windowing strategy dominates again, because for high Пѓ, market expanding is small. A lot
of this depends on the price elasticity also.
αp ≈ price elasticity
The higher О±p is, the more sensitive to prices consumers are. Profits are decreasing in
О±p , as are all market shares aside from that of the least expensive option. When О±p is low,
windowing is more attractive, as more consumers are willing to pay for the higher priced first
period rental and purchase. For higher values of О±p , a large share of consumers are already
waiting for the low priced rental in the second period, so the early release strategy does not
have a major market stealing effect, and market expanding outweighs market stealing.
λR ≈ disutility of waiting until second period to rent
For very low values of О»R , a lot of consumers are willing to wait until the second period
to rent, so the windowing strategy does not work all that well. As О»R increases, windowing
becomes more attractive. After a certain point, windowing profits are increasing in О»R , while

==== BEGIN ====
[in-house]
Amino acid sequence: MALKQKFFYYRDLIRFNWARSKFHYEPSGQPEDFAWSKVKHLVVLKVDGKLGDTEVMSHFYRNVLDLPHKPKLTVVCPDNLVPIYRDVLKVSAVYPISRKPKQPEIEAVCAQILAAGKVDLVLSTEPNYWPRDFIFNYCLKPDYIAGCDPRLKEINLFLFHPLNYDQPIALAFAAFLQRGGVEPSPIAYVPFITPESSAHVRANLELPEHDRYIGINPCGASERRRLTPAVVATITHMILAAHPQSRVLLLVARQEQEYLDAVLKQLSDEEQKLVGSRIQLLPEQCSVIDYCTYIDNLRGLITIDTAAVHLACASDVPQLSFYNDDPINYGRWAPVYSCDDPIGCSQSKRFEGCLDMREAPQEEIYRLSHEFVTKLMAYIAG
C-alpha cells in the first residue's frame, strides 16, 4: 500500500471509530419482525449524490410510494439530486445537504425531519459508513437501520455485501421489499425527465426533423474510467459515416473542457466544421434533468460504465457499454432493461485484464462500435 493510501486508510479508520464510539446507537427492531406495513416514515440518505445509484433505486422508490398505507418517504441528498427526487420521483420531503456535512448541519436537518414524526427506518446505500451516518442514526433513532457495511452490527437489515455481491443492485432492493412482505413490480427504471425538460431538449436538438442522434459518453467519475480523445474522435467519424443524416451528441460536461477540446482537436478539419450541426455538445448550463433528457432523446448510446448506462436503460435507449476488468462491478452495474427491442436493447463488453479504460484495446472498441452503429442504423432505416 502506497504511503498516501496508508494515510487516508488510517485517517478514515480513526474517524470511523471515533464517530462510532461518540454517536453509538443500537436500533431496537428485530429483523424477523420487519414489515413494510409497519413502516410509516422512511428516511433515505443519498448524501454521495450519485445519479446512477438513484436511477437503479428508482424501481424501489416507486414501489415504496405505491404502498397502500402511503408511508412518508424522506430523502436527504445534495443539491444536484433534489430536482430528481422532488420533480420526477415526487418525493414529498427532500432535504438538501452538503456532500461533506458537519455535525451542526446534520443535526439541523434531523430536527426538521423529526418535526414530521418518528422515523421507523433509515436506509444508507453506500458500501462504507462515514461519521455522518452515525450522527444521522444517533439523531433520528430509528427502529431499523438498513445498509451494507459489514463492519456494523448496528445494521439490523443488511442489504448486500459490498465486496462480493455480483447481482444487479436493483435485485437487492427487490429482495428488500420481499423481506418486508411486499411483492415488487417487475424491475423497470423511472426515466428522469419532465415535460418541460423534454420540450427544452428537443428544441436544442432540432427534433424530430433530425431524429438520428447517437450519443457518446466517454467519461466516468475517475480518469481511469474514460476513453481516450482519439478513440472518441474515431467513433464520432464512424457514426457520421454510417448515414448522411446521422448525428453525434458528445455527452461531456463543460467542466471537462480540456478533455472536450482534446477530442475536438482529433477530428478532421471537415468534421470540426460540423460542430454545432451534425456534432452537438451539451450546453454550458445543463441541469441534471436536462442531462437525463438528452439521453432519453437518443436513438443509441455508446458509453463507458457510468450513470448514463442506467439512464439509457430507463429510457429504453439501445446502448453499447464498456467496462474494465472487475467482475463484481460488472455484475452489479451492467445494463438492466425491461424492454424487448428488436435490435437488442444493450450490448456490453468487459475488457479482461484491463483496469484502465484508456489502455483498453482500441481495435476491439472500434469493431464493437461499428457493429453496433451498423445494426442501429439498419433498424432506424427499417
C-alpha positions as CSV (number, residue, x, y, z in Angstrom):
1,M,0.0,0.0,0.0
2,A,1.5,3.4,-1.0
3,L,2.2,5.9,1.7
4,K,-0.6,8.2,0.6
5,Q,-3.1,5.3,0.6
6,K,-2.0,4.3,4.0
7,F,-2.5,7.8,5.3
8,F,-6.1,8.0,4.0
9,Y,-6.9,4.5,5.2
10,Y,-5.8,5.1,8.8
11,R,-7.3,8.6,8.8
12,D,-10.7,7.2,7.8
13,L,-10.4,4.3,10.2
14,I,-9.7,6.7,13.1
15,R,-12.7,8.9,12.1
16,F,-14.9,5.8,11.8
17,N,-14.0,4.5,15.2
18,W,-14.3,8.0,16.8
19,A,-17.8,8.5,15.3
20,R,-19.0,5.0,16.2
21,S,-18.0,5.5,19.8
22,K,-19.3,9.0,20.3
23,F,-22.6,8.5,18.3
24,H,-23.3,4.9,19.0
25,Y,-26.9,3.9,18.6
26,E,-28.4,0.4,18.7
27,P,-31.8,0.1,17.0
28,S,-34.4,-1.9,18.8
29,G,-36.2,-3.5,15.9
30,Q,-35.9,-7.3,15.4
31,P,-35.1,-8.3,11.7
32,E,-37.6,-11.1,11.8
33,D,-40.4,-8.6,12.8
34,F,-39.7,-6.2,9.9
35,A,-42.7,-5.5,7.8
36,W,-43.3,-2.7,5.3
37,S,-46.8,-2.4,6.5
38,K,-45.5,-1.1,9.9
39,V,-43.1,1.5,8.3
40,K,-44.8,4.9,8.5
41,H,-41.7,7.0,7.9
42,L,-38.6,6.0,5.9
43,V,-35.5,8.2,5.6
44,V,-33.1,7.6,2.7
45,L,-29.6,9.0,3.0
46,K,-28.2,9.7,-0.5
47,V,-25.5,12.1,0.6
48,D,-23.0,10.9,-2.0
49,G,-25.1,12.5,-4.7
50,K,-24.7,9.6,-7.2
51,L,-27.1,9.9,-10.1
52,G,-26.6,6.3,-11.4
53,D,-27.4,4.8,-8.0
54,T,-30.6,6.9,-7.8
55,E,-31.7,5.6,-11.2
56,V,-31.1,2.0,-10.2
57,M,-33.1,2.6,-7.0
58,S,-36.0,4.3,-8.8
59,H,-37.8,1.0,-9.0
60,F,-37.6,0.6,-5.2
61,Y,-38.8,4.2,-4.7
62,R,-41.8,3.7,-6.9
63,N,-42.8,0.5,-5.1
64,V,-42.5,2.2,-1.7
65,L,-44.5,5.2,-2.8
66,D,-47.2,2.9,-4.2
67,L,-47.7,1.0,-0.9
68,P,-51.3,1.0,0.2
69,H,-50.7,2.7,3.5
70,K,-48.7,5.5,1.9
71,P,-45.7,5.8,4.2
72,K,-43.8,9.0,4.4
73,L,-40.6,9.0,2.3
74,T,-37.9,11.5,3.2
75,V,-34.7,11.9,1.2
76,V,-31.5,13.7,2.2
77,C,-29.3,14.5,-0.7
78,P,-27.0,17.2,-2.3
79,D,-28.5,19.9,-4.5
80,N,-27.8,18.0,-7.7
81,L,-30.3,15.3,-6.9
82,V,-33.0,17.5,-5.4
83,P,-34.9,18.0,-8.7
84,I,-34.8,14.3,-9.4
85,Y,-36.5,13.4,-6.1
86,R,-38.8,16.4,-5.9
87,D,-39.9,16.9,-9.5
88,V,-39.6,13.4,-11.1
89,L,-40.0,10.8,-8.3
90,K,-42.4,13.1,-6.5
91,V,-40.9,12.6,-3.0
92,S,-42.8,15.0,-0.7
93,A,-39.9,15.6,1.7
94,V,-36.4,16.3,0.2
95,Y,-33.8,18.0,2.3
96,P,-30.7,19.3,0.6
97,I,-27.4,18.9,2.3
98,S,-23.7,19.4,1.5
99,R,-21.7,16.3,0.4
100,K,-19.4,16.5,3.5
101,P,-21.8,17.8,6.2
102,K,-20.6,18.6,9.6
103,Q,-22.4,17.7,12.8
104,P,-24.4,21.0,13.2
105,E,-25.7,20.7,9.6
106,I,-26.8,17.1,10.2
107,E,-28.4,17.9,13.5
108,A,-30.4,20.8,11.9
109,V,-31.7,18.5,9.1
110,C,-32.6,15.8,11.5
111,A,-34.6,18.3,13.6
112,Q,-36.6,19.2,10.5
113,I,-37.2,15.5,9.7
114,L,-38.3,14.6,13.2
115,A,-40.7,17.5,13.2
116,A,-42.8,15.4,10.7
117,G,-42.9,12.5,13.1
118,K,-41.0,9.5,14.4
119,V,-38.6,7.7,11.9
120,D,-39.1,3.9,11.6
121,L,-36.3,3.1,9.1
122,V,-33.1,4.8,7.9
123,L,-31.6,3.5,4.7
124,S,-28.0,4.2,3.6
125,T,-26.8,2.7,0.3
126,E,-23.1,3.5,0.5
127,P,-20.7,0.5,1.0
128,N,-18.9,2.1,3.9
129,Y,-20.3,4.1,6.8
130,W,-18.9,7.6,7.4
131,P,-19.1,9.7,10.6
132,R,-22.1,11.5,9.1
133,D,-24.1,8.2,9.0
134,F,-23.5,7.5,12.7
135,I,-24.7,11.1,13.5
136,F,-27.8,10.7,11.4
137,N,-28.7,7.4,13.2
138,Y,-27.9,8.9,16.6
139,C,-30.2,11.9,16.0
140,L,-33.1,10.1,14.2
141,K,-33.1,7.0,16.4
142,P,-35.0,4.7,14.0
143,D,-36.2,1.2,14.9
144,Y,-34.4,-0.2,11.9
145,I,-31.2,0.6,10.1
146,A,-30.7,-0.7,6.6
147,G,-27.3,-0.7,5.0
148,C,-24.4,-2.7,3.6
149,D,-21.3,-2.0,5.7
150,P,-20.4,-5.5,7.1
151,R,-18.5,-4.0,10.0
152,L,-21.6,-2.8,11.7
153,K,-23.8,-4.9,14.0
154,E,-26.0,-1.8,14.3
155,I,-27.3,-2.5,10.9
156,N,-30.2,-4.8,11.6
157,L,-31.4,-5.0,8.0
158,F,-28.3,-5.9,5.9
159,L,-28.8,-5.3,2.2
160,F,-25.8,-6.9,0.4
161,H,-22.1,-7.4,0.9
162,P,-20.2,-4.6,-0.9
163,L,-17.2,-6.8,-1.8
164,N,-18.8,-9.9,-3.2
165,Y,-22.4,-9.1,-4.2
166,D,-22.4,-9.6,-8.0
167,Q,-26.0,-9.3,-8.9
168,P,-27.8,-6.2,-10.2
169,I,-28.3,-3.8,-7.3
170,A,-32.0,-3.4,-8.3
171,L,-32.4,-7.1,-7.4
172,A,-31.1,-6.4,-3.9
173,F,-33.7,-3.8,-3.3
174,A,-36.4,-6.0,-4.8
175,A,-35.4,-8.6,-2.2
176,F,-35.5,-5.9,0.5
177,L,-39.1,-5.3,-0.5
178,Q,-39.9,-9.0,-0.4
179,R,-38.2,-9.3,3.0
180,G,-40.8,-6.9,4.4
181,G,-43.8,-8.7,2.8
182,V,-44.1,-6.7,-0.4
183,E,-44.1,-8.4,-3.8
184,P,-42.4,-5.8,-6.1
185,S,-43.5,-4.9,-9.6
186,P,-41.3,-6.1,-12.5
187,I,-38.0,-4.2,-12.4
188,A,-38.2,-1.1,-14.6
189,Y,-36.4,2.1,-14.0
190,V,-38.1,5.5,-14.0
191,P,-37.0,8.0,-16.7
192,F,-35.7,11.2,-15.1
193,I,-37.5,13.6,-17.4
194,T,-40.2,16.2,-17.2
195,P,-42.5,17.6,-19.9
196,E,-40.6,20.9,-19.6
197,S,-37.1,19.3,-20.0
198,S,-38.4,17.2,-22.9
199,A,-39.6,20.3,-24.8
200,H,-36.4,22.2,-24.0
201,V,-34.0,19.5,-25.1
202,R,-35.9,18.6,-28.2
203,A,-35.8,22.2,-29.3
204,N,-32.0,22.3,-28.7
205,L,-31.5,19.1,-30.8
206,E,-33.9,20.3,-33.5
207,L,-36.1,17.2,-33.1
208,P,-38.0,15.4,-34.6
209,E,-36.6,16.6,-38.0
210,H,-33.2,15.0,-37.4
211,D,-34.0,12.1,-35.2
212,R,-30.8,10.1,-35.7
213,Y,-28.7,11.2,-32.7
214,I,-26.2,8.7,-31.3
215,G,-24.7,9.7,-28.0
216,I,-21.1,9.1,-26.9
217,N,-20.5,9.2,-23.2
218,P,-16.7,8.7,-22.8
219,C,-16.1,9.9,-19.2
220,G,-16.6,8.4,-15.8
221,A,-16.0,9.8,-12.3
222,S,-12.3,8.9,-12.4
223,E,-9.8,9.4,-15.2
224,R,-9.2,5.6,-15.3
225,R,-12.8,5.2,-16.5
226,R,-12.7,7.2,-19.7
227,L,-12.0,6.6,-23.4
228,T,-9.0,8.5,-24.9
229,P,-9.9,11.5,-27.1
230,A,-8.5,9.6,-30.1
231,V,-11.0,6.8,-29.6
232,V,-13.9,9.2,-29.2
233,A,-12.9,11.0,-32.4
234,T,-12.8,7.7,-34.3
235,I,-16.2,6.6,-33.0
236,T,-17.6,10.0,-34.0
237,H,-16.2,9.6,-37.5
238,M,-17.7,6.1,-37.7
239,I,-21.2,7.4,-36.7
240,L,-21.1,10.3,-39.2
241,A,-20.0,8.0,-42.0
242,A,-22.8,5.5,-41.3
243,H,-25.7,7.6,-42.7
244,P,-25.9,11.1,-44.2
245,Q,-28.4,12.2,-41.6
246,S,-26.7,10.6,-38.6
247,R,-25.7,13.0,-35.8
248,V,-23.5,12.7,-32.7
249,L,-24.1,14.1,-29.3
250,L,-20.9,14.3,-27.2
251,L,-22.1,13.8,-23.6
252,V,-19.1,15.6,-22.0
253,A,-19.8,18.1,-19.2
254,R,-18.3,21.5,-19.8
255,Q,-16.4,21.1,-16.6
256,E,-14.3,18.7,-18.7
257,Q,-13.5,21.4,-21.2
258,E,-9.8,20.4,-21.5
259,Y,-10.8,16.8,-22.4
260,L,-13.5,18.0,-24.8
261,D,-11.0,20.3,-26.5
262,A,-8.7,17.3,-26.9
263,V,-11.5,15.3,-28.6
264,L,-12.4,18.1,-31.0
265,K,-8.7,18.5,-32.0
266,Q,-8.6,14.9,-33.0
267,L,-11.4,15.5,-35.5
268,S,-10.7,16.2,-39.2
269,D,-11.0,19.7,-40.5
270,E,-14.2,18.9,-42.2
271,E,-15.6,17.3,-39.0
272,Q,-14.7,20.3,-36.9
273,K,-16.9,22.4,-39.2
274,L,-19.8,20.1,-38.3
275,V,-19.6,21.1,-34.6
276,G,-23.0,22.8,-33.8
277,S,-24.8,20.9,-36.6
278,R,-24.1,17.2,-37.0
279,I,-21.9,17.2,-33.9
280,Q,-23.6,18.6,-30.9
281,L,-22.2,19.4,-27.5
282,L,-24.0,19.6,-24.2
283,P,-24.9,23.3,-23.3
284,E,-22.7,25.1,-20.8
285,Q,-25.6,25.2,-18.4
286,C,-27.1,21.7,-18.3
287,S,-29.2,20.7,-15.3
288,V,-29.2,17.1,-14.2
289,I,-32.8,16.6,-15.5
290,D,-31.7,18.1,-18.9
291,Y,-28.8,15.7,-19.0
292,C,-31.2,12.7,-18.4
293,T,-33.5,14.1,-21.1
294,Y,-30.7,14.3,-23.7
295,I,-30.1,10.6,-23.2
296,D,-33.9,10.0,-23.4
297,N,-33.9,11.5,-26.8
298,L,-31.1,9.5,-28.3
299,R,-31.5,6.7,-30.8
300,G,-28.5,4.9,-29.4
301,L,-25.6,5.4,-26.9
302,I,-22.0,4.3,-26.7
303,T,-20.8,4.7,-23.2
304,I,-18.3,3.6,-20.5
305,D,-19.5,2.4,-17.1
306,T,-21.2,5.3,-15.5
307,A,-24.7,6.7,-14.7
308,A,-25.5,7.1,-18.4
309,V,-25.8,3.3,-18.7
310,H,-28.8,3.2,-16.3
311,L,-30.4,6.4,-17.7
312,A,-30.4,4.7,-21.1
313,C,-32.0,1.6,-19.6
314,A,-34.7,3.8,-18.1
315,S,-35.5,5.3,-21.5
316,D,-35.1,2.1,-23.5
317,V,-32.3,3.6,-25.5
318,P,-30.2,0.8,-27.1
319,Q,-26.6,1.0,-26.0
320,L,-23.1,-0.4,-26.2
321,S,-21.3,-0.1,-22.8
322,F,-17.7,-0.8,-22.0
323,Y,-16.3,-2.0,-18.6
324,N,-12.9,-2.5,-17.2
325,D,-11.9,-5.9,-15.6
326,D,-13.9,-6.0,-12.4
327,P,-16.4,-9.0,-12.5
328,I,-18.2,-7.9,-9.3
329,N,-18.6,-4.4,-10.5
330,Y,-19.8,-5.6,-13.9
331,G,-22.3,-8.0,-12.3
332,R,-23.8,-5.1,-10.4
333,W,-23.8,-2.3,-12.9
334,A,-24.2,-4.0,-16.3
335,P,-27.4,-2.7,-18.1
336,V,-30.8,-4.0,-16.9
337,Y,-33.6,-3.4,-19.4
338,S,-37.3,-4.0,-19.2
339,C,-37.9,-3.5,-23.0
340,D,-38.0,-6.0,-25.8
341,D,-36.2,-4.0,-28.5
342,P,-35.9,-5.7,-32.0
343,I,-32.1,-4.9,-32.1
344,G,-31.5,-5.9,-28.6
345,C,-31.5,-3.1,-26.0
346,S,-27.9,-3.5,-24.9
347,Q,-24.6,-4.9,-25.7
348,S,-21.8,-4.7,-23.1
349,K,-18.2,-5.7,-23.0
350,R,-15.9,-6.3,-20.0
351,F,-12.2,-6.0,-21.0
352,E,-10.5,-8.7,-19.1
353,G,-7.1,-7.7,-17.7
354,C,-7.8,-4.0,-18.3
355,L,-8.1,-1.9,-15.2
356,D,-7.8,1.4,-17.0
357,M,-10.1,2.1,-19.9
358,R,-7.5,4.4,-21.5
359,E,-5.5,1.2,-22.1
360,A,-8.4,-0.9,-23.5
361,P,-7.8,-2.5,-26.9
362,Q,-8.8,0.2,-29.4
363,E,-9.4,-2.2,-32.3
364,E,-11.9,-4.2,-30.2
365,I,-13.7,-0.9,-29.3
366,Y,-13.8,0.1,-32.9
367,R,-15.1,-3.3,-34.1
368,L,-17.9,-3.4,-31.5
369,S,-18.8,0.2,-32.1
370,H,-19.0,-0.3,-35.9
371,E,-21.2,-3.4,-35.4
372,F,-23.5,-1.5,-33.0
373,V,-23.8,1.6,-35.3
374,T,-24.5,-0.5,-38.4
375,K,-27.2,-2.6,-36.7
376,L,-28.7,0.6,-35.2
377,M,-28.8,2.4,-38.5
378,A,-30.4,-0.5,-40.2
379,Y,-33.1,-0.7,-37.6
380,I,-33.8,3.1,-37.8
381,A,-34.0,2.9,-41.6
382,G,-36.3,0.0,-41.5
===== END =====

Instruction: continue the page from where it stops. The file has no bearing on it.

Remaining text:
early release profits are decreasing in О»R . It is interesting that for very low values of О»R , the
windowing strategy is working so poorly that profits are decreasing in О»R . Note the graphs
as О»R varies for different values of Пѓ. Focus only on the solid lines, which represent market
shares with a windowing strategy. When Пѓ=.75 and О»R increases, most of the substitution
is from renting in period 2 to renting in period 1. When Пѓ=.5, there is a lot of substitution
from period 2 renting to period 1 renting, but there is some substitution to buying. When
Пѓ=.25, there is a good amount of substitution to all three alternatives. Also note that s0
increases at a faster rate when Пѓ is lower
λB ≈ disutility of waiting until second period to buy
Profits are decreasing in О»B , because as О»B increases, people are less willing to wait to buy
the movie, so the period 2 buyers substitute to the other four options. Some buy in period
1, but others rent or drop out of the market, which mark decreases in profits. Windowing
is more attractive for low values of О»B , because there are more period 2 buyers who will
convert to period 1 renters. For high values of О»B , there are few buyers in the market, so
market expanding outweighs market stealing.
Movie Characteristics, Seasonality, and Competition
Movie Characteristics
Until now, I have left V1 and V0 , the average first watch utility and additional utility
from owning the movie respectively, as unexplained and seemingly arbitrary values. In fact,